Most economies will collapse in doing so. Otherwise, some economies will also collapse, as Ashworth puts it. Can India dodge these salvos? Is there a way out of this massive demand destruction? Is following US interest rate hikes a good strategy? Will this prevent capital outflows? So far, the RBI has raised the repo rate to defend against rate hikes in the US. Rising repo rates appear to be weighing heavily on Indian GDP growth. The GDP growth outlook for 2022-23 has been revised down by international rating agencies, IMF, World Bank, RBI and SBI. Budding green shoots of growth are crushed. India cannot afford to shake investor confidence. The PMI for manufacturing and services appears to be healthy in August. The growth rate of bank credit, at 15.5% in August, also seems encouraging. But, rising repo rate can shake confidence. Slower GDP growth coupled with high imported inflation can be catastrophic for the economy.
Dispelling Inflation Fears
It should be understood that above-target inflation in India is not due to internal reasons. Therefore, it cannot be solved by domestic reasons. The first rate hike by RBI in May 2022 was in anticipation of the rate hike by the Federal Reserve Bank. It was not made to curb inflation. Inflation in India was and is much lower than in the US, EU and other neighboring countries except China. Higher inflation in other countries improves our global competitiveness and our exports. Higher exports keep our factories running and create jobs. This should be kept at the highest priority. The free ration for 80 million people, ongoing for two years, has helped ease the pain inflicted by inflation on the poor. It was to end in September, but is retained. Raising the interest rate in India is like giving a hard slap to the crying child for milk since the milk is not there. Increasing the supply is the solution. Rising interest rates will stifle supply.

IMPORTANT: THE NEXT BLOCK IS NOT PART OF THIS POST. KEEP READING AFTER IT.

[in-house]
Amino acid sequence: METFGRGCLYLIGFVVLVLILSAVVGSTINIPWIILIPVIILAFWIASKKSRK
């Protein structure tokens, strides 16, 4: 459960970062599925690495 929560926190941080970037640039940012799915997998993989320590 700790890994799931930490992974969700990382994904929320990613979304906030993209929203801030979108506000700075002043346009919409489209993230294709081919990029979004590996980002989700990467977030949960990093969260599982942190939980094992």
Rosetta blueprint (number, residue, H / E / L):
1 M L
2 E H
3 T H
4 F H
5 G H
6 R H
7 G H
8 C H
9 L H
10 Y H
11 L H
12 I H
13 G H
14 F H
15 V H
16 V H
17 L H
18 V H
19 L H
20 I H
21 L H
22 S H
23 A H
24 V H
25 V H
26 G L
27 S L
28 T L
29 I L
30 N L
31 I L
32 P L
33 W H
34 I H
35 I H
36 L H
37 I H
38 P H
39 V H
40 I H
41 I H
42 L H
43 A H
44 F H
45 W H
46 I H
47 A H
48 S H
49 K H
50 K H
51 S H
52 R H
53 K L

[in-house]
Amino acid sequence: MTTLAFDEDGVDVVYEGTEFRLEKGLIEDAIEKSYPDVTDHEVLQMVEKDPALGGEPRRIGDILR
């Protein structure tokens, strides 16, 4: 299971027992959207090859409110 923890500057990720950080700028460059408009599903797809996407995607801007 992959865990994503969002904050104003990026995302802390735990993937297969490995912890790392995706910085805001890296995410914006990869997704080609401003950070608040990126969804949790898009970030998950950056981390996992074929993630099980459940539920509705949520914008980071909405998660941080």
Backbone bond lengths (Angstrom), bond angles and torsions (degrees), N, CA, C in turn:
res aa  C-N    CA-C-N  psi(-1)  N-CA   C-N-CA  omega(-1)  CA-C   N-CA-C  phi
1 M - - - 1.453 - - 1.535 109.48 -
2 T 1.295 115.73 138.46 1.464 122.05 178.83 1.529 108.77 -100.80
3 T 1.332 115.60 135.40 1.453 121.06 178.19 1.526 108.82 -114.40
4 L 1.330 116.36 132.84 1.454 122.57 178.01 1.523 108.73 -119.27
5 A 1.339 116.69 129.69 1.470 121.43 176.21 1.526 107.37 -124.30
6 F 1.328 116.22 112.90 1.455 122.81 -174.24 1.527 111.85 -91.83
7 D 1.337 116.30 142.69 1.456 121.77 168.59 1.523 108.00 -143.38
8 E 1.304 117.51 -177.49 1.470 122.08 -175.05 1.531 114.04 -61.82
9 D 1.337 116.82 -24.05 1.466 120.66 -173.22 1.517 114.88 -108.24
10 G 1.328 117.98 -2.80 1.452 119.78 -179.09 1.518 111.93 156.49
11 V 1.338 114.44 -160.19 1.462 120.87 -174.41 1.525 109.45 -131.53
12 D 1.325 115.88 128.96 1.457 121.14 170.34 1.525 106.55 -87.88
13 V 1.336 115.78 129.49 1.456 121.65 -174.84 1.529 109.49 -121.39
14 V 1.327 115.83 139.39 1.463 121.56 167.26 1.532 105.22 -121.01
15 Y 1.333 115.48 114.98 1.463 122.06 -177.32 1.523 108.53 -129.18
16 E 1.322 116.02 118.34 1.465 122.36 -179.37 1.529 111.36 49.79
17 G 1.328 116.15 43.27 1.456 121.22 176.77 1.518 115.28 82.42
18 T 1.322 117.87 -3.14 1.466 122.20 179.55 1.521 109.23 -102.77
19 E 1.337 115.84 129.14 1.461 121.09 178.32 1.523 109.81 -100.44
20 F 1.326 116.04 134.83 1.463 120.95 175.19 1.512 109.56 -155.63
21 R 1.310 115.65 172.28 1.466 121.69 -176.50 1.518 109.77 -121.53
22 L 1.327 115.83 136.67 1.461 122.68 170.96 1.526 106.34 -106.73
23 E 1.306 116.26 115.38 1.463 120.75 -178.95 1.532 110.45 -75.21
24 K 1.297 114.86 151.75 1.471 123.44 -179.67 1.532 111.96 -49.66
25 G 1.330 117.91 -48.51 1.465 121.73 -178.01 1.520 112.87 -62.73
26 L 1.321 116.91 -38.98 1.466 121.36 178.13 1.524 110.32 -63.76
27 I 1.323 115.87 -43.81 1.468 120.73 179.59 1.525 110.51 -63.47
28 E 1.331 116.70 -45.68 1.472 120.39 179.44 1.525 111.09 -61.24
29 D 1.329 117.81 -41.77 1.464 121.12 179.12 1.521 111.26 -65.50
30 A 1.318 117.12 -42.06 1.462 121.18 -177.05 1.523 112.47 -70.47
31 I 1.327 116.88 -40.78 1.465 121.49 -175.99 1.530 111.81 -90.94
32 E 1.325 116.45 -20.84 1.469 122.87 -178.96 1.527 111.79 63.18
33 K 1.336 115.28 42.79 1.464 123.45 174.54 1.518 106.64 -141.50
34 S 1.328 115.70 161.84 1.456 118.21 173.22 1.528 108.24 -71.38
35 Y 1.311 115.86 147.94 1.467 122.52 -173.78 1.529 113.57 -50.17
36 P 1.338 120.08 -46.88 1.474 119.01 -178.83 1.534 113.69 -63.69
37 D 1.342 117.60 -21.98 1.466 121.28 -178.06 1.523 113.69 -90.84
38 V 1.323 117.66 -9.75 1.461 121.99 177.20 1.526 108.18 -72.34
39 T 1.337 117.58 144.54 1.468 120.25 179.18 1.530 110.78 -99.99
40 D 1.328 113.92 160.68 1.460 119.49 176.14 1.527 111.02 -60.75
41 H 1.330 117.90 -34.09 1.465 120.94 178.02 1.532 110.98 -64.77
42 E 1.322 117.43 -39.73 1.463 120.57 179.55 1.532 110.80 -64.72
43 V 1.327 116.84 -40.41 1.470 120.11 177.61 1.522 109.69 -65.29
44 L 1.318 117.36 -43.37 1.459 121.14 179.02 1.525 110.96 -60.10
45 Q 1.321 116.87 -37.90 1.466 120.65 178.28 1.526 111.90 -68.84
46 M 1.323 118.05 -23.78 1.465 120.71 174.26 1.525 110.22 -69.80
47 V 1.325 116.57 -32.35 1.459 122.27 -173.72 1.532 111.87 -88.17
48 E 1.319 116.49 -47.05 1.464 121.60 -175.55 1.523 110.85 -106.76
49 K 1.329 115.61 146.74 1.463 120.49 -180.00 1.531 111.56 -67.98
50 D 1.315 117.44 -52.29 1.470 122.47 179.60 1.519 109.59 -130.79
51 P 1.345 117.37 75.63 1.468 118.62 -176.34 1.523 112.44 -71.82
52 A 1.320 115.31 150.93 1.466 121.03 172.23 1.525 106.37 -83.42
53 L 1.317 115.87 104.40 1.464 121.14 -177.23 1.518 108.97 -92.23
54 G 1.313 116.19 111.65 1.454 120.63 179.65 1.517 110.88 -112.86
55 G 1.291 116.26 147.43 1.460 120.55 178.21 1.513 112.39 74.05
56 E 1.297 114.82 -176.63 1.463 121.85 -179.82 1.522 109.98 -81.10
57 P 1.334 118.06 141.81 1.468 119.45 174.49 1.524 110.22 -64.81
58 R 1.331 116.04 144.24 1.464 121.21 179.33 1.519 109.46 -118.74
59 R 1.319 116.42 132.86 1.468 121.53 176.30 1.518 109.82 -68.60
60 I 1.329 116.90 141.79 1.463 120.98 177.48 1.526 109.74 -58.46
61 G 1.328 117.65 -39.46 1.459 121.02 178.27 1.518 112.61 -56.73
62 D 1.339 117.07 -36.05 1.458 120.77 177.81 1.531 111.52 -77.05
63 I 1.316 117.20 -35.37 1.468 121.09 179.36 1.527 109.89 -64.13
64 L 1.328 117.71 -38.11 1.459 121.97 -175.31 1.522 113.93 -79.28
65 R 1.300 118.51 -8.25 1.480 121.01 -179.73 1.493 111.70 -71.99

Is there a risk of the Rupee falling if the RBI doesn’t match the Fed’s interest rate hike?
Despite this fear harbored by many, this does not seem to be happening. The United States cannot afford the dollar to continue to strengthen. The US current account deficit in the second quarter is around $250 billion, or 4% of its GDP. In the previous quarter, it had reached around $270 billion. The deficit was reduced due to increased crude oil exports from the United States. Courtesy of Ukraine-Russia War. The US current account deficit over the decade 2010 to 2020 ranged between $80 billion and $120 billion. In the last two years, it has increased by 250%. It is unbearable. The US dollar must weaken to strengthen the economy. If the US dollar remains strong while the rupee weakens, this will boost export demand in India. The $750 billion export target for FY 2022-23 is rigid. A weaker rupee will help. Russian oil will also help. The RBI no longer needs to increase the interest rate. Raise the toast to reach export records!
The opinions expressed above are those of the author.